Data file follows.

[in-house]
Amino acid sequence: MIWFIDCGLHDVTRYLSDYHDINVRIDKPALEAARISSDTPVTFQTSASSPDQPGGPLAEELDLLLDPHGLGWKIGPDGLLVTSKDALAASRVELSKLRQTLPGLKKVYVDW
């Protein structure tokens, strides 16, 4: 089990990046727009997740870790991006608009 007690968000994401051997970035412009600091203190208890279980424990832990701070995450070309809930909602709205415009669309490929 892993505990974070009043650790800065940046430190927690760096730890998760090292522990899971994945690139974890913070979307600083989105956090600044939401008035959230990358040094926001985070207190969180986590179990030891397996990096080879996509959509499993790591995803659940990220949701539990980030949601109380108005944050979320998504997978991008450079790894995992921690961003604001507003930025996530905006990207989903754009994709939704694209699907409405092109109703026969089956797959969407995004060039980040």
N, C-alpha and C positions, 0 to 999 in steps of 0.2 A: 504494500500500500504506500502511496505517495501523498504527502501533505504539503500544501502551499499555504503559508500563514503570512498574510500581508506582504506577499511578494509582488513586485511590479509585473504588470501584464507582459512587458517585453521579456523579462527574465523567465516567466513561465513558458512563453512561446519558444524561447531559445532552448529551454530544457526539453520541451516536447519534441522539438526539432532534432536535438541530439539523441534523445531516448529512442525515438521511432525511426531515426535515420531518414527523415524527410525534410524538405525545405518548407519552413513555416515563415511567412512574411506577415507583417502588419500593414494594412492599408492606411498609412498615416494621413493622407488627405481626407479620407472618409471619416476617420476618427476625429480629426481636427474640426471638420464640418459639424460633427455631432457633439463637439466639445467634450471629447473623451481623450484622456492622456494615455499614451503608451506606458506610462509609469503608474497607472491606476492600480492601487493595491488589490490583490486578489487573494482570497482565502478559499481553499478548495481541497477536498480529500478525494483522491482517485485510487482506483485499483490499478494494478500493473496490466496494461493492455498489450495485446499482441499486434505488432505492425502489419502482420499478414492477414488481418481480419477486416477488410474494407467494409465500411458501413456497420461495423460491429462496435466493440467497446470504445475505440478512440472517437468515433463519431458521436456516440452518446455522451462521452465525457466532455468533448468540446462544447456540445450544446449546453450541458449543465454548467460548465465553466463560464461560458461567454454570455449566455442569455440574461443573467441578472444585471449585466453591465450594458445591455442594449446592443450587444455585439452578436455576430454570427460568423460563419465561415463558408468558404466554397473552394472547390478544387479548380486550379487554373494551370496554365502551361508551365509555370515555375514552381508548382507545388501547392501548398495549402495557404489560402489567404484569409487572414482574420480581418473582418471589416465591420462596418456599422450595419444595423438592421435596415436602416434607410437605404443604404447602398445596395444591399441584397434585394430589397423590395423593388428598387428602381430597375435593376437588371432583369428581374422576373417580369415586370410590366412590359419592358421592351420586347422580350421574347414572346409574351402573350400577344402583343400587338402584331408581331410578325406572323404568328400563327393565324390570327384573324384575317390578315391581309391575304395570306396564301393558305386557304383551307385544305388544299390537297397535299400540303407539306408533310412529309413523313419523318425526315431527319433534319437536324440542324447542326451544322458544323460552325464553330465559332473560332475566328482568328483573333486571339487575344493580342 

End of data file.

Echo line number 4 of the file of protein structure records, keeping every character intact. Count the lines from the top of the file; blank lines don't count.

N, C-alpha and C positions, 0 to 999 in steps of 0.2 A: 504494500500500500504506500502511496505517495501523498504527502501533505504539503500544501502551499499555504503559508500563514503570512498574510500581508506582504506577499511578494509582488513586485511590479509585473504588470501584464507582459512587458517585453521579456523579462527574465523567465516567466513561465513558458512563453512561446519558444524561447531559445532552448529551454530544457526539453520541451516536447519534441522539438526539432532534432536535438541530439539523441534523445531516448529512442525515438521511432525511426531515426535515420531518414527523415524527410525534410524538405525545405518548407519552413513555416515563415511567412512574411506577415507583417502588419500593414494594412492599408492606411498609412498615416494621413493622407488627405481626407479620407472618409471619416476617420476618427476625429480629426481636427474640426471638420464640418459639424460633427455631432457633439463637439466639445467634450471629447473623451481623450484622456492622456494615455499614451503608451506606458506610462509609469503608474497607472491606476492600480492601487493595491488589490490583490486578489487573494482570497482565502478559499481553499478548495481541497477536498480529500478525494483522491482517485485510487482506483485499483490499478494494478500493473496490466496494461493492455498489450495485446499482441499486434505488432505492425502489419502482420499478414492477414488481418481480419477486416477488410474494407467494409465500411458501413456497420461495423460491429462496435466493440467497446470504445475505440478512440472517437468515433463519431458521436456516440452518446455522451462521452465525457466532455468533448468540446462544447456540445450544446449546453450541458449543465454548467460548465465553466463560464461560458461567454454570455449566455442569455440574461443573467441578472444585471449585466453591465450594458445591455442594449446592443450587444455585439452578436455576430454570427460568423460563419465561415463558408468558404466554397473552394472547390478544387479548380486550379487554373494551370496554365502551361508551365509555370515555375514552381508548382507545388501547392501548398495549402495557404489560402489567404484569409487572414482574420480581418473582418471589416465591420462596418456599422450595419444595423438592421435596415436602416434607410437605404443604404447602398445596395444591399441584397434585394430589397423590395423593388428598387428602381430597375435593376437588371432583369428581374422576373417580369415586370410590366412590359419592358421592351420586347422580350421574347414572346409574351402573350400577344402583343400587338402584331408581331410578325406572323404568328400563327393565324390570327384573324384575317390578315391581309391575304395570306396564301393558305386557304383551307385544305388544299390537297397535299400540303407539306408533310412529309413523313419523318425526315431527319433534319437536324440542324447542326451544322458544323460552325464553330465559332473560332475566328482568328483573333486571339487575344493580342 